The store’s soft opening was September 27, 2021, and the grand opening in October. “Each morning, God puts verses or songs in my head,” Fink said as tears began to well up in her eyes. The morning of Clean Juice’s opening, the song “I Surrender All” came on. “It’s all for God, not for me,” she said.
Within her first week, Fink’s store was ranked No. 15 out of 122 Clean Juice stores in sales, which she said can be attributed to the buzz she got going around town by utilizing social media influencers. For example, Wendi Russo, a local TV host who has more than 11,700 Instagram followers, frequently visits Fink’s Clean Juice and posts about it. And the company’s partnership with Tim Tebow doesn’t hurt. “It’s awesome, he’s a good brand ambassador,” she said.
Prepare for ‘crazy’ says MrBeast Burger chief
When Planet Hollywood International founder Robert Earl and his son Robbie launched MrBeast Burger via Virtual Dining Concepts in 2020, they were not ready for the demand.
“We were ill-prepared,” Earl admitted to the audience at 2021’s Food On Demand Conference. “My son had signed the deal and I was like, who is MrBeast? He said, ‘don’t worry, it’s going to be crazy.’”
MrBeast, whose real name is Jimmy Donaldson, is an American YouTuber known for filming pricey stunts and challenges. For example, would you sit in snakes for $10,000? Donaldson’s 14-minute video of that game evoked “Fear Factor” flashbacks and garnered more than 108 million views since its April 10, 2021, posting.
At the beginning of MrBeast Burger, which now has more than 1,000 operating units, a customer posted a photo of “a highly unsatisfactory experience, and it took us four days to reach the person,” Earl recalled. “When we finally did and say, we want to make amends with you, they said, ‘oh, nothing was wrong.’ We said, what the F, you posted these terrible photos.” The reviewer responded that they got 25,000 new followers by being contentious on social media about MrBeast Burger.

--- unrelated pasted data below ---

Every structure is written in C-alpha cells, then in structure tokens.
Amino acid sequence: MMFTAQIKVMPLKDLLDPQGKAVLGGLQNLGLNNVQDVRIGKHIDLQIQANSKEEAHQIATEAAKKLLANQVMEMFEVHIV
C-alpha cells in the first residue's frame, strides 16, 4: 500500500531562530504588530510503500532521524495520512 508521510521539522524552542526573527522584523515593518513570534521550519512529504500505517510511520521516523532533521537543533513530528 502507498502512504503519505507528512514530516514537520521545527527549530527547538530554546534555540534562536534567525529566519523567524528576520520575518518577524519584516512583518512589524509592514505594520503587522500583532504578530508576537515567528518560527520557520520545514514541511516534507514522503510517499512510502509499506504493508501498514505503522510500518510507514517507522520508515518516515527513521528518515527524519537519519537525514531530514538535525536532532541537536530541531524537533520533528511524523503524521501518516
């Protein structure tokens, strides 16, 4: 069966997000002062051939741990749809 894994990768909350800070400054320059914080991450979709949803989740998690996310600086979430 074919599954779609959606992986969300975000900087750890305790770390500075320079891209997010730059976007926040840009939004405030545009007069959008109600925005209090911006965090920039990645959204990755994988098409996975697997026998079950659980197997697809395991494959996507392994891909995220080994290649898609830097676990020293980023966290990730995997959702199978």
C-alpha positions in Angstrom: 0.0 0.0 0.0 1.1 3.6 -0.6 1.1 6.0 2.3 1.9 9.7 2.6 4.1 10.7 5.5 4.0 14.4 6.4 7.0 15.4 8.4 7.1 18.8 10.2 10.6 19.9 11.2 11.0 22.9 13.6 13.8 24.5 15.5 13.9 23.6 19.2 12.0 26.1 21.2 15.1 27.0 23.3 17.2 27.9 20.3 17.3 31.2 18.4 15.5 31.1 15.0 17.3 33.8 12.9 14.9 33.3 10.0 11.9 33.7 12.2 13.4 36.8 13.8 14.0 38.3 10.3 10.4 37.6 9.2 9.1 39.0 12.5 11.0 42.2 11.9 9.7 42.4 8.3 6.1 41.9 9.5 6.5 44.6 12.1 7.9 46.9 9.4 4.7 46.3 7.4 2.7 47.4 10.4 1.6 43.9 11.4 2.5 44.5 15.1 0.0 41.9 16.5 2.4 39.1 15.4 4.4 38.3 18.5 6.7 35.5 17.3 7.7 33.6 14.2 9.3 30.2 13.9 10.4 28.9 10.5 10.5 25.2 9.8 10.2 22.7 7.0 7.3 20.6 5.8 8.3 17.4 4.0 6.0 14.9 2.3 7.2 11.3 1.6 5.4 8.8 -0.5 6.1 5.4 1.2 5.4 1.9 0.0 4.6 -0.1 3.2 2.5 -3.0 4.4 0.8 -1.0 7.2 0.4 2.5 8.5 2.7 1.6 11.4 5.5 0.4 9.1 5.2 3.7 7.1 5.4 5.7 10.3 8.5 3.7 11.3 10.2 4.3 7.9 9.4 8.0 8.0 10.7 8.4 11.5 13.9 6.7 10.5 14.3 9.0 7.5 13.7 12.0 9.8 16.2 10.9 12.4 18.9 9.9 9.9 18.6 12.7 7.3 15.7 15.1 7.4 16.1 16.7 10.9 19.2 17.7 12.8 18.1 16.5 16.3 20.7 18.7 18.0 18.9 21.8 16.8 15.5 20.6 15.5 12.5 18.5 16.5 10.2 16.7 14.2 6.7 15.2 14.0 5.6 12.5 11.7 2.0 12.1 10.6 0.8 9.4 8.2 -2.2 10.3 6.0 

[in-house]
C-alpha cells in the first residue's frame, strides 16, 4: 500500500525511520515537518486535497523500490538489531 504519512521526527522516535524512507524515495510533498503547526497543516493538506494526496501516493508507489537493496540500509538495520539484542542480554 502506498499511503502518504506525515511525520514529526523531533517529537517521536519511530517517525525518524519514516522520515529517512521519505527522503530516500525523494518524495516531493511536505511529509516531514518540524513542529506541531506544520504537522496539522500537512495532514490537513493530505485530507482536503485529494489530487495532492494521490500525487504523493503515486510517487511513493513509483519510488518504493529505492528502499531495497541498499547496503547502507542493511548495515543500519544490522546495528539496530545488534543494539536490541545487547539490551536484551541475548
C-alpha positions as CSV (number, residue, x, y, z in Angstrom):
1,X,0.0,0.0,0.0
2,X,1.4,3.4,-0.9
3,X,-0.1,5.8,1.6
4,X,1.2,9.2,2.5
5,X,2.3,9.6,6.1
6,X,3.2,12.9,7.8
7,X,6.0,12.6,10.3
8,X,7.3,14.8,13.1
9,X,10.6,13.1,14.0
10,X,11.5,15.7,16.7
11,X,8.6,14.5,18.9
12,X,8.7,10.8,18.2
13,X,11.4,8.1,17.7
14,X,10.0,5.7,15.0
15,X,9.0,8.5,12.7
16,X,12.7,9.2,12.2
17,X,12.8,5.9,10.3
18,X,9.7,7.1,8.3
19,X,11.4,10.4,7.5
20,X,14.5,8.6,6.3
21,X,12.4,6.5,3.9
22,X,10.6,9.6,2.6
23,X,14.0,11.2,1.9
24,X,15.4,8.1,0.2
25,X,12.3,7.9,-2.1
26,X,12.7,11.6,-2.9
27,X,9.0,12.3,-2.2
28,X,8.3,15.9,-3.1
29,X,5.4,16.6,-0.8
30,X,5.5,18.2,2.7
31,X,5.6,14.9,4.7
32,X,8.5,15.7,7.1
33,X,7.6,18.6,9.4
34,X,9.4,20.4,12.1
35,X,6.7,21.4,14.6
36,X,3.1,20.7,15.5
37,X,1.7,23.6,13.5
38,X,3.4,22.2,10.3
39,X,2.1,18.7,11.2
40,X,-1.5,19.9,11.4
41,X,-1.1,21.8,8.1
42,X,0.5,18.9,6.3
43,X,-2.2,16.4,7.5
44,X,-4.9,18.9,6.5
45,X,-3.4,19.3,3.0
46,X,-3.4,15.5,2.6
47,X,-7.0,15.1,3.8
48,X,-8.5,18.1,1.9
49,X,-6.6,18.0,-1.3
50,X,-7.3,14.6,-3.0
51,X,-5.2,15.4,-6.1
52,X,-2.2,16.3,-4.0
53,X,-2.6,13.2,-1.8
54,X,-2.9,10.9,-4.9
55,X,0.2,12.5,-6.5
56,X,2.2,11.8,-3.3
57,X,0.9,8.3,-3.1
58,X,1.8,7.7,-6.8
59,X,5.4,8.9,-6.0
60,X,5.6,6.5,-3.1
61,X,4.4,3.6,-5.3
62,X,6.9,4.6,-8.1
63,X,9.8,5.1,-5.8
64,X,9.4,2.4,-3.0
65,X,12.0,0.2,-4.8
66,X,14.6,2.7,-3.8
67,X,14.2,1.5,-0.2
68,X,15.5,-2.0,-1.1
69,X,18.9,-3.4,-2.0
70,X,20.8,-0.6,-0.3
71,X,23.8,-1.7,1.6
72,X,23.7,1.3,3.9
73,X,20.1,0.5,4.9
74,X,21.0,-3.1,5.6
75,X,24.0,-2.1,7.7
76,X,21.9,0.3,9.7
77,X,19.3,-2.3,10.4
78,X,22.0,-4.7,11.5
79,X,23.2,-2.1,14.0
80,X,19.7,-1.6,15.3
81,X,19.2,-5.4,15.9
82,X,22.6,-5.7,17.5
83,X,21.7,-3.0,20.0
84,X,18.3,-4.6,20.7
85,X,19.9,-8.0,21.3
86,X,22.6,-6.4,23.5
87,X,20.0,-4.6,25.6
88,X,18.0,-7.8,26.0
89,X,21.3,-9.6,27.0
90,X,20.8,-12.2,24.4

“We live in a different world now,” Earl noted. VDC features mainly celebrity-backed concepts under its umbrella, such as Steve Harvey’s Family Food and Mariah’s Cookies (from Mariah Carey). Having a celebrity endorsement helps ignite the brand, but doesn’t necessarily give it staying power if the quality, variety and pricing aren’t there, Earl said.
When asked why he’s focused on celebrity-branded virtual restaurants—which could easily go south if said celebs got bad press, especially in the wake of the #MeToo movement—Earl responded: “I think there’s actually more reason now than 30 years ago,” when he founded Planet Hollywood, “because social media didn’t exist then, which gives them the ability to talk to their followers” directly.
Though Earl said there will “obviously be brands that do not resonate” in the broader landscape, he estimates virtual restaurants have the capacity to grow 10 times bigger in North America.